The other great thing about the new Zotero are the community functions. There are now group libraries where multiple people can manage bibliographies together. One of these such bibliographies is the Free/Libre and Open Source Software and Libraries Bibliography, a bibliography that was started by Brenda Chawner in 2002 and maintained as a static web page until recently. Brenda was able to import her bibliography into Zotero and because of the collaborative nature of Zotero I am now able to help her update and maintain this amazing resource (a resource that I constantly refer students to when teaching open source).

While I do give Zotero two thumbs up, I have noticed a few glitches with the new version and popular database sites, this means that sometimes I have to enter the citation by hand instead of using the handy button provided in my browser, but this is a small price to pay for the resulting convenience and collaborative power afforded by Zotero.

If you haven’t used Zotero or if you feel like you could probably learn more, you should check out Jason Puckett’s research guide – it’s a wealth of information and well worth reading if you want to get the most out of Zotero.

What I Learned in Europe

As many of you know I just returned from a trip to Europe. My first stop was in Bergen, Norway to meet some librarian friends and give a talk about open source at a conference. What I learned was that Bergen isn’t always freezing and that heavy coat I lugged around 2 airports was not necessary :) What I learned is that the friends we make online can be so very awesome. We talk to these people daily and keep up with their lives via their blogs, twitter, facebook, email – whatever – and never really realize how very awesome they are. I also learned that the confidence I have when speaking in the US does not carry over to other countries – something I need to work on before the next international speaking engagement.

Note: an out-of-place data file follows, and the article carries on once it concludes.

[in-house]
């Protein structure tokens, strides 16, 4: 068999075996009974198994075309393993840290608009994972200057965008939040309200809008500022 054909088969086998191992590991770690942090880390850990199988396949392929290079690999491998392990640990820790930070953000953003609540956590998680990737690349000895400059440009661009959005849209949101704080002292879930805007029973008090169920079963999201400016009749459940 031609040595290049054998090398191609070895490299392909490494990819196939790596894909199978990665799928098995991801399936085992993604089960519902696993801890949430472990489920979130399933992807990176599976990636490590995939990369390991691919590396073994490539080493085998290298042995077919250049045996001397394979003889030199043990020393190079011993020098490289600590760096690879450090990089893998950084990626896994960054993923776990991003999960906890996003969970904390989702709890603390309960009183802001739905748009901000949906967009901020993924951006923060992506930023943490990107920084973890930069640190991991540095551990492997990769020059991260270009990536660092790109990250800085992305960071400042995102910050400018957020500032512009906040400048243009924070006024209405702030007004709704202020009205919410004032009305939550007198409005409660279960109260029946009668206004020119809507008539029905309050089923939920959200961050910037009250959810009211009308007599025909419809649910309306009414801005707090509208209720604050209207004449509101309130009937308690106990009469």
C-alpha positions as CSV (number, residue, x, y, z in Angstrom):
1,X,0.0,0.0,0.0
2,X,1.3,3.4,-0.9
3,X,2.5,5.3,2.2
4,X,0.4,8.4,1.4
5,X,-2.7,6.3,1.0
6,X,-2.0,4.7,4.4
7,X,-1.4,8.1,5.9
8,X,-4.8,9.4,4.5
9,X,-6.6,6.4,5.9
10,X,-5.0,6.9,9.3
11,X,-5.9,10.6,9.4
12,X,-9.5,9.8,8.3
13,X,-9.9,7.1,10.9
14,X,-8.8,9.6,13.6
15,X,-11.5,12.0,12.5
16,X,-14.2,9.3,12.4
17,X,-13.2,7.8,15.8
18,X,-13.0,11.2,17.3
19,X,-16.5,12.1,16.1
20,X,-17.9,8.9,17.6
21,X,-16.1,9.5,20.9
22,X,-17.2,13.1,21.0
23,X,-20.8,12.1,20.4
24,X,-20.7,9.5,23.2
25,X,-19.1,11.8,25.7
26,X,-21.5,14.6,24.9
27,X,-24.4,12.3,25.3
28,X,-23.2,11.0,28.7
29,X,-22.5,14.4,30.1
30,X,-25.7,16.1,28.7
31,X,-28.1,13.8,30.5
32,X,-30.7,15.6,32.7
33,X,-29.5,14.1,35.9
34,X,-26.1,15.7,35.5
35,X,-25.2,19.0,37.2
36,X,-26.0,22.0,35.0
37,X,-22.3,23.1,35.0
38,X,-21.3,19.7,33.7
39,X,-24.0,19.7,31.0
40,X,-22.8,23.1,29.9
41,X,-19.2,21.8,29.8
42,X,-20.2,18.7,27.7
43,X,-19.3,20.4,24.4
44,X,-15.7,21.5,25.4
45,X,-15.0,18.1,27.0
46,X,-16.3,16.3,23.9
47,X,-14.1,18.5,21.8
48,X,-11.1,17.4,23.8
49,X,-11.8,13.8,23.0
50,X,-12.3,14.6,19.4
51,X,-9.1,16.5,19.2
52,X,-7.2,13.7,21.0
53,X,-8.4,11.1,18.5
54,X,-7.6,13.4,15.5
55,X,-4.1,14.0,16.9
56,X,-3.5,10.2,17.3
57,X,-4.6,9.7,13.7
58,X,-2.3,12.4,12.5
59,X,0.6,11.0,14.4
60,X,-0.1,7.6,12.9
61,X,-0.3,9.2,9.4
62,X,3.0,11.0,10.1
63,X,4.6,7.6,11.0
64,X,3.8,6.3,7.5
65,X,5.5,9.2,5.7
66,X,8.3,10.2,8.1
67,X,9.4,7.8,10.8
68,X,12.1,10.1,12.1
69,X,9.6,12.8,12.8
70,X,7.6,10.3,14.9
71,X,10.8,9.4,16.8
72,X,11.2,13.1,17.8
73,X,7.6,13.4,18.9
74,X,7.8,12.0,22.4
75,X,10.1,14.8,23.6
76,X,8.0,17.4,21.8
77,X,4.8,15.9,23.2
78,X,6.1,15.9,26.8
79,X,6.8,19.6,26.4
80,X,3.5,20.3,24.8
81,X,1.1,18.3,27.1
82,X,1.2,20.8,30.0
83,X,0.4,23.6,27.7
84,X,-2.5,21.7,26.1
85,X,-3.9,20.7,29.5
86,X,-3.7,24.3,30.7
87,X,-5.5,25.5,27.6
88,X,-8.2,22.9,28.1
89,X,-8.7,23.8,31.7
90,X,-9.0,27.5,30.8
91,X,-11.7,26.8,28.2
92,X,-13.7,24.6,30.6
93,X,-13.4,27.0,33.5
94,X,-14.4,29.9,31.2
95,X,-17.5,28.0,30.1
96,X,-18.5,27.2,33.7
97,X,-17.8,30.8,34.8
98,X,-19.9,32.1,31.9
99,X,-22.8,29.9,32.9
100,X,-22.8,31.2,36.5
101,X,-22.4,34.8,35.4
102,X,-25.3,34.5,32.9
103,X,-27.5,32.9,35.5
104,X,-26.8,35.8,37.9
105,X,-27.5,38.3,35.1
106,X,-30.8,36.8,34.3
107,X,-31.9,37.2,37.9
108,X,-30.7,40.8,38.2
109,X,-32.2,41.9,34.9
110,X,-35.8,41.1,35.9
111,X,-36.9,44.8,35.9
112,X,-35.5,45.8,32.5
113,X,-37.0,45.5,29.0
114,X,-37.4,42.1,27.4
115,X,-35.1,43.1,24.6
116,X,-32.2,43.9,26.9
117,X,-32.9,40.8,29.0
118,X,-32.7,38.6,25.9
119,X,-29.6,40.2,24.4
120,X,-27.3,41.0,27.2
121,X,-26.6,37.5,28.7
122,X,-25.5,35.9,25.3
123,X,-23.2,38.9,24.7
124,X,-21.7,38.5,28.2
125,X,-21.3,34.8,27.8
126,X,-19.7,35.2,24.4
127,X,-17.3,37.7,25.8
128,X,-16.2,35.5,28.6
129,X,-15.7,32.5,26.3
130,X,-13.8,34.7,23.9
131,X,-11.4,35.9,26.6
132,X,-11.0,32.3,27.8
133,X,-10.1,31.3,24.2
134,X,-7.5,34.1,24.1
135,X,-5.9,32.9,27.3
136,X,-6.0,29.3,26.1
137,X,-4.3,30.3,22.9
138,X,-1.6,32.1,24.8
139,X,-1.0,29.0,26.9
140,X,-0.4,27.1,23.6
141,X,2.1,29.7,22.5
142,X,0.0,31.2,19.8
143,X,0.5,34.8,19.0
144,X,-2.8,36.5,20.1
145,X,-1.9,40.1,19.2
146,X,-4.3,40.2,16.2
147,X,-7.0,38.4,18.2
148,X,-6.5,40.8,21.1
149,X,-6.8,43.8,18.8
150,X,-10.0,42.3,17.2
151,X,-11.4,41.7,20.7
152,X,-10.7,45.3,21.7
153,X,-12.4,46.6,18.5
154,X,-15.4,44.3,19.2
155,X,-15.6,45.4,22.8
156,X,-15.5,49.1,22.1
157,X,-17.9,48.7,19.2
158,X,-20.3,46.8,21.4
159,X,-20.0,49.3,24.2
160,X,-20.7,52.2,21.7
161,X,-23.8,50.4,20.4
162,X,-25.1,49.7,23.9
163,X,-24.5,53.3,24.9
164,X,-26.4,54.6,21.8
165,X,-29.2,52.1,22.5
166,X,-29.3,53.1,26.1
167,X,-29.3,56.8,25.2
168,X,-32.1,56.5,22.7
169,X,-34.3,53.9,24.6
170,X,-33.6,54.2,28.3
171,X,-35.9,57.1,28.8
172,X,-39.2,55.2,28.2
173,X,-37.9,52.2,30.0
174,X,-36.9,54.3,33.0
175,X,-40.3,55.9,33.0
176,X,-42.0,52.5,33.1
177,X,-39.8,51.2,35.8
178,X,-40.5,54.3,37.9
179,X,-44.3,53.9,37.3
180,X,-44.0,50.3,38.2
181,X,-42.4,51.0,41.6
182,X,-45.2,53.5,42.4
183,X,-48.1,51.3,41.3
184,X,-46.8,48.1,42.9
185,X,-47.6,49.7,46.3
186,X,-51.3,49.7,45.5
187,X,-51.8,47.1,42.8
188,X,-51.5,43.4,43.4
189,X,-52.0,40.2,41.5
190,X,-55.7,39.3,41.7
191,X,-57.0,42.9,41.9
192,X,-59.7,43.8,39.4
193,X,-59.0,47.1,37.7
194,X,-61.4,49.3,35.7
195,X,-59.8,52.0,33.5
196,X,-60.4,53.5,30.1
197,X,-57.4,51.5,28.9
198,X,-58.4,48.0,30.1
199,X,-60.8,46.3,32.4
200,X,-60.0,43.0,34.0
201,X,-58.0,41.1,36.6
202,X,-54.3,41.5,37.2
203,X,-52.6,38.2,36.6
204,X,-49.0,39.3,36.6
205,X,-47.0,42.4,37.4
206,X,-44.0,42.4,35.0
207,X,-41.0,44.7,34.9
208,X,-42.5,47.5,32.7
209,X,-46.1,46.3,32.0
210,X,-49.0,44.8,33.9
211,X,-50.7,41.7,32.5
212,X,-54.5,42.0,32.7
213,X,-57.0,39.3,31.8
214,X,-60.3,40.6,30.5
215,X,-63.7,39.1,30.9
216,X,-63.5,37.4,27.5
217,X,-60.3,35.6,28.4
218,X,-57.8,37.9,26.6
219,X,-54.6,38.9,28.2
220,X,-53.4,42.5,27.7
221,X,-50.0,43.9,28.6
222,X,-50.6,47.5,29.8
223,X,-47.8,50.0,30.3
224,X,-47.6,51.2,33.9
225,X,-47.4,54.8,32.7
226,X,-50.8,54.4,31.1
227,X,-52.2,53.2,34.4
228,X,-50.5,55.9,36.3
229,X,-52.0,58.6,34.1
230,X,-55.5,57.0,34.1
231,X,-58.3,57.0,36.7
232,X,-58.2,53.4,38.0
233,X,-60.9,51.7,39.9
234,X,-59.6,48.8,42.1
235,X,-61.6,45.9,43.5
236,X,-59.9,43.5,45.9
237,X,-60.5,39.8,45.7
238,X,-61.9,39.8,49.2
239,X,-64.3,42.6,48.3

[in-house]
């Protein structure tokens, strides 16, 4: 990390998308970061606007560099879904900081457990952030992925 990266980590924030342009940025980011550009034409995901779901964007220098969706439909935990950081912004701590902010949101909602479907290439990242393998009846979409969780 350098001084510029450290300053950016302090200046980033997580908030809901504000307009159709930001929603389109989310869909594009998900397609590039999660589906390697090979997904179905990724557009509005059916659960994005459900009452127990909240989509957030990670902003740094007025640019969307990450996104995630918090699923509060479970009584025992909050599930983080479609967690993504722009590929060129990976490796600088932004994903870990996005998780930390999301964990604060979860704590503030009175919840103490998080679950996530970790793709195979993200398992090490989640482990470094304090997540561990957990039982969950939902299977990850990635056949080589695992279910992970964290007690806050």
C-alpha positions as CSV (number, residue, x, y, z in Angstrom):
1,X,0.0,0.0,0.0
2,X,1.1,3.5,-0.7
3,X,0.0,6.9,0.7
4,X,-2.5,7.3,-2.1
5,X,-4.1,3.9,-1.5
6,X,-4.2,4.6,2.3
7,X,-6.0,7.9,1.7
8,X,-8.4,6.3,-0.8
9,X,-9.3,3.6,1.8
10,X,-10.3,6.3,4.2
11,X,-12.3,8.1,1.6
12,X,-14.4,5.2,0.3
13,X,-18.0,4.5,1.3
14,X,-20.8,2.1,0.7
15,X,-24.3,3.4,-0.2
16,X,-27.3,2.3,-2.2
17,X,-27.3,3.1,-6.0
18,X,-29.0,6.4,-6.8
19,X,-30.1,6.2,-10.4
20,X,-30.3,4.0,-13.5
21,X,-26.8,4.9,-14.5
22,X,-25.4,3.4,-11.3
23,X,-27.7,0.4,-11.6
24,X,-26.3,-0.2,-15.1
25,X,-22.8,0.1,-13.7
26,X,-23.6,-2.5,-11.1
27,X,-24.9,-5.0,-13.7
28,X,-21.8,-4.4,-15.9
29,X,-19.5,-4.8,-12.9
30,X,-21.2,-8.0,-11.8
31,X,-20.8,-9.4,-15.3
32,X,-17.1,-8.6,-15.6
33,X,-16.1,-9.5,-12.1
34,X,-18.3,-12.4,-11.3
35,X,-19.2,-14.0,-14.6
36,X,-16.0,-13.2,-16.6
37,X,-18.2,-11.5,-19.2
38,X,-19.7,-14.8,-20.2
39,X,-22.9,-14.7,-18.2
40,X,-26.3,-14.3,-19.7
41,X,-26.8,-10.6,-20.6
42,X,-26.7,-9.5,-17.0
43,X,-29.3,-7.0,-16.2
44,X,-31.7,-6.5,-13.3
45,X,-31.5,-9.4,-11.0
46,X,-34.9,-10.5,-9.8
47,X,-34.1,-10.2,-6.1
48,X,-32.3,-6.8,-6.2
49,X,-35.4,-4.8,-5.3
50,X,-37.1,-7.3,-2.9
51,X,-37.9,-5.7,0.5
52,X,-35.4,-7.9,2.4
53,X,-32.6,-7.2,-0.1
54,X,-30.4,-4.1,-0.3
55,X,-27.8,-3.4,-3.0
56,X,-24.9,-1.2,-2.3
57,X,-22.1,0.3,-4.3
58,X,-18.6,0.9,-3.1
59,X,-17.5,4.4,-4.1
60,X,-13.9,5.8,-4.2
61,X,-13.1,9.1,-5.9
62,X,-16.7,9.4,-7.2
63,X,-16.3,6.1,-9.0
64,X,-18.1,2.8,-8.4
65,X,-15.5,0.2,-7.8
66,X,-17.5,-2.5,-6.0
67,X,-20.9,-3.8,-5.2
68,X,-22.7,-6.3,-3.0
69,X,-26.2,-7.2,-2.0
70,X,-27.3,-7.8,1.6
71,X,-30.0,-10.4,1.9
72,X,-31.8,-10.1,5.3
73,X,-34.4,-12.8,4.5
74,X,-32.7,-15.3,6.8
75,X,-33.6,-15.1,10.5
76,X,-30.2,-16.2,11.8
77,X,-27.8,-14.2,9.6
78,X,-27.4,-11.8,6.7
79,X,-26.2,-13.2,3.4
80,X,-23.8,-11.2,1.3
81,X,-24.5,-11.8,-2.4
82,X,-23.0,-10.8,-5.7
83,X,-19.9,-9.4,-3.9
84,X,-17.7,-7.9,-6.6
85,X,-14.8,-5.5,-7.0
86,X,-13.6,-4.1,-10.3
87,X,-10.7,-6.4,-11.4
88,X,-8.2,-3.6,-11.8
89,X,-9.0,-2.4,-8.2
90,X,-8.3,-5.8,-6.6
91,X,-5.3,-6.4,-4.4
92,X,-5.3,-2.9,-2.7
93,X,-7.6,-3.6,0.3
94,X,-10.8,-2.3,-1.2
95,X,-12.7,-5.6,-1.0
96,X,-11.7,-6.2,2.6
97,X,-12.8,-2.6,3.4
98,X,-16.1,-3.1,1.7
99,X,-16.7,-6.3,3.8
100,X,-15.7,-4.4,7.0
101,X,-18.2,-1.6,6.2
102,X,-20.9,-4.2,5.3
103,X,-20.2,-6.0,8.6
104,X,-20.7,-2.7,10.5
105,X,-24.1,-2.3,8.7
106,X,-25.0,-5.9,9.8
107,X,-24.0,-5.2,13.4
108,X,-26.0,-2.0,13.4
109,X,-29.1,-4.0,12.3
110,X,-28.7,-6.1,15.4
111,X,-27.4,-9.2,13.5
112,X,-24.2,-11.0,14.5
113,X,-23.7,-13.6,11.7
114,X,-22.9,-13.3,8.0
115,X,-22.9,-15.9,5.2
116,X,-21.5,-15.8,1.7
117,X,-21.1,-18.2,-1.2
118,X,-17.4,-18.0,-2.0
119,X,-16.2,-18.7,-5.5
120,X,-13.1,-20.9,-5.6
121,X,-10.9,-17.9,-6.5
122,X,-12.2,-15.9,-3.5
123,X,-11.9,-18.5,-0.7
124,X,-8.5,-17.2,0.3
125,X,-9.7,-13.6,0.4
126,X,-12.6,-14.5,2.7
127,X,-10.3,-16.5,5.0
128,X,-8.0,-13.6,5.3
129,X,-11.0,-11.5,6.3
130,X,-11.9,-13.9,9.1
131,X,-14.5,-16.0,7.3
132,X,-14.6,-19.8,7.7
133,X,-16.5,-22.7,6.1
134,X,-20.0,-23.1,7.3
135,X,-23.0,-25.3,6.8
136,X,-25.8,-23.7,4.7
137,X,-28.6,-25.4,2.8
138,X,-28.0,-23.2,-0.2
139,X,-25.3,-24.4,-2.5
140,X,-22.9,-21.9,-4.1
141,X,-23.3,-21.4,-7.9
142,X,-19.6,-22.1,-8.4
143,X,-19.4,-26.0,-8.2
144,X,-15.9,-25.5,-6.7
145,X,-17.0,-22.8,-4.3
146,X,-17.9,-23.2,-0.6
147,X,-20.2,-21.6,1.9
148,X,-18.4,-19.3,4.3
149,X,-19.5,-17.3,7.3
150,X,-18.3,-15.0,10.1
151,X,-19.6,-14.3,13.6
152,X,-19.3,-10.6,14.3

I then moved on to Venice, Italy followed by Rome, Italy where I met another librarian friend – another awesome friend who took time out of her day to take us around town and see the sights with us.

Now all of this is great, but most of you read this blog because you want to know about the new tools I learned about – and so – here we go.

While abroad I paid for everything out of my bank account but needed to keep track of what was spent so my mother and I could split the expenses when we returned home. To do this I used Xpenser.

For most of my trip I was without wifi access, but I did have my mobile phone. Xpenser allows me to send receipts and/or details about my expenses via various different media (phone, email, IM, SMS). It also has built in conversion tools – like currency conversion and mileage conversion. This means I was able to send an email to Xpenser with a subject like this ‘2 EUR rome metro to hotel” and it would convert that to $2.98 with a detail type that says “rome metro to hotel” and a note that includes the currency conversion

Xpenser Line Item

This tool is great for those who travel a lot for work and don’t want to keep all of their receipts (or frequently lose them). Simply use your phone to take a picture of the receipt and then email it to Xpenser and it will record the expense along with the image of the receipt. In addition to all I’ve said there are many more features I have yet to explore, but I wanted to share this tool with you all anyway so that you can all start using it to make your lives easier :)